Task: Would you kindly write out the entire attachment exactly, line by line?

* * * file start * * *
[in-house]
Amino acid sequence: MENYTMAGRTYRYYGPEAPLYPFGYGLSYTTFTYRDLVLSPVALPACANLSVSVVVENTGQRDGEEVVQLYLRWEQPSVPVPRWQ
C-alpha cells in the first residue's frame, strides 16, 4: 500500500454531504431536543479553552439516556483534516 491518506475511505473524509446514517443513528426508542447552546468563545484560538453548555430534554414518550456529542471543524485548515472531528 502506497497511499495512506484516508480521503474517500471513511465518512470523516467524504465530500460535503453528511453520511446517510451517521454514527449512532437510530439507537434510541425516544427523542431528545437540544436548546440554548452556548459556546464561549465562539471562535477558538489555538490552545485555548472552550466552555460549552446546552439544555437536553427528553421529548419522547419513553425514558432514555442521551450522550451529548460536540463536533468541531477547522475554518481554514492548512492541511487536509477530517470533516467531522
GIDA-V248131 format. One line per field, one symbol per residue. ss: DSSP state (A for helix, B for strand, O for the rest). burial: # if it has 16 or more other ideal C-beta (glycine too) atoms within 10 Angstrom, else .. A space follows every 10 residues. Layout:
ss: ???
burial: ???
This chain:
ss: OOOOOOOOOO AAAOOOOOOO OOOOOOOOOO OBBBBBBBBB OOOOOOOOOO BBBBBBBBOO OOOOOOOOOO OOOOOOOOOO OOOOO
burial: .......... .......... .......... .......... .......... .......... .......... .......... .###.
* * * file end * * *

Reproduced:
[in-house]
Amino acid sequence: MENYTMAGRTYRYYGPEAPLYPFGYGLSYTTFTYRDLVLSPVALPACANLSVSVVVENTGQRDGEEVVQLYLRWEQPSVPVPRWQ
C-alpha cells in the first residue's frame, strides 16, 4: 500500500454531504431536543479553552439516556483534516 491518506475511505473524509446514517443513528426508542447552546468563545484560538453548555430534554414518550456529542471543524485548515472531528 502506497497511499495512506484516508480521503474517500471513511465518512470523516467524504465530500460535503453528511453520511446517510451517521454514527449512532437510530439507537434510541425516544427523542431528545437540544436548546440554548452556548459556546464561549465562539471562535477558538489555538490552545485555548472552550466552555460549552446546552439544555437536553427528553421529548419522547419513553425514558432514555442521551450522550451529548460536540463536533468541531477547522475554518481554514492548512492541511487536509477530517470533516467531522
GIDA-V248131 format. One line per field, one symbol per residue. ss: DSSP state (A for helix, B for strand, O for the rest). burial: # if it has 16 or more other ideal C-beta (glycine too) atoms within 10 Angstrom, else .. A space follows every 10 residues. Layout:
ss: ???
burial: ???
This chain:
ss: OOOOOOOOOO AAAOOOOOOO OOOOOOOOOO OBBBBBBBBB OOOOOOOOOO BBBBBBBBOO OOOOOOOOOO OOOOOOOOOO OOOOO
burial: .......... .......... .......... .......... .......... .......... .......... .......... .###.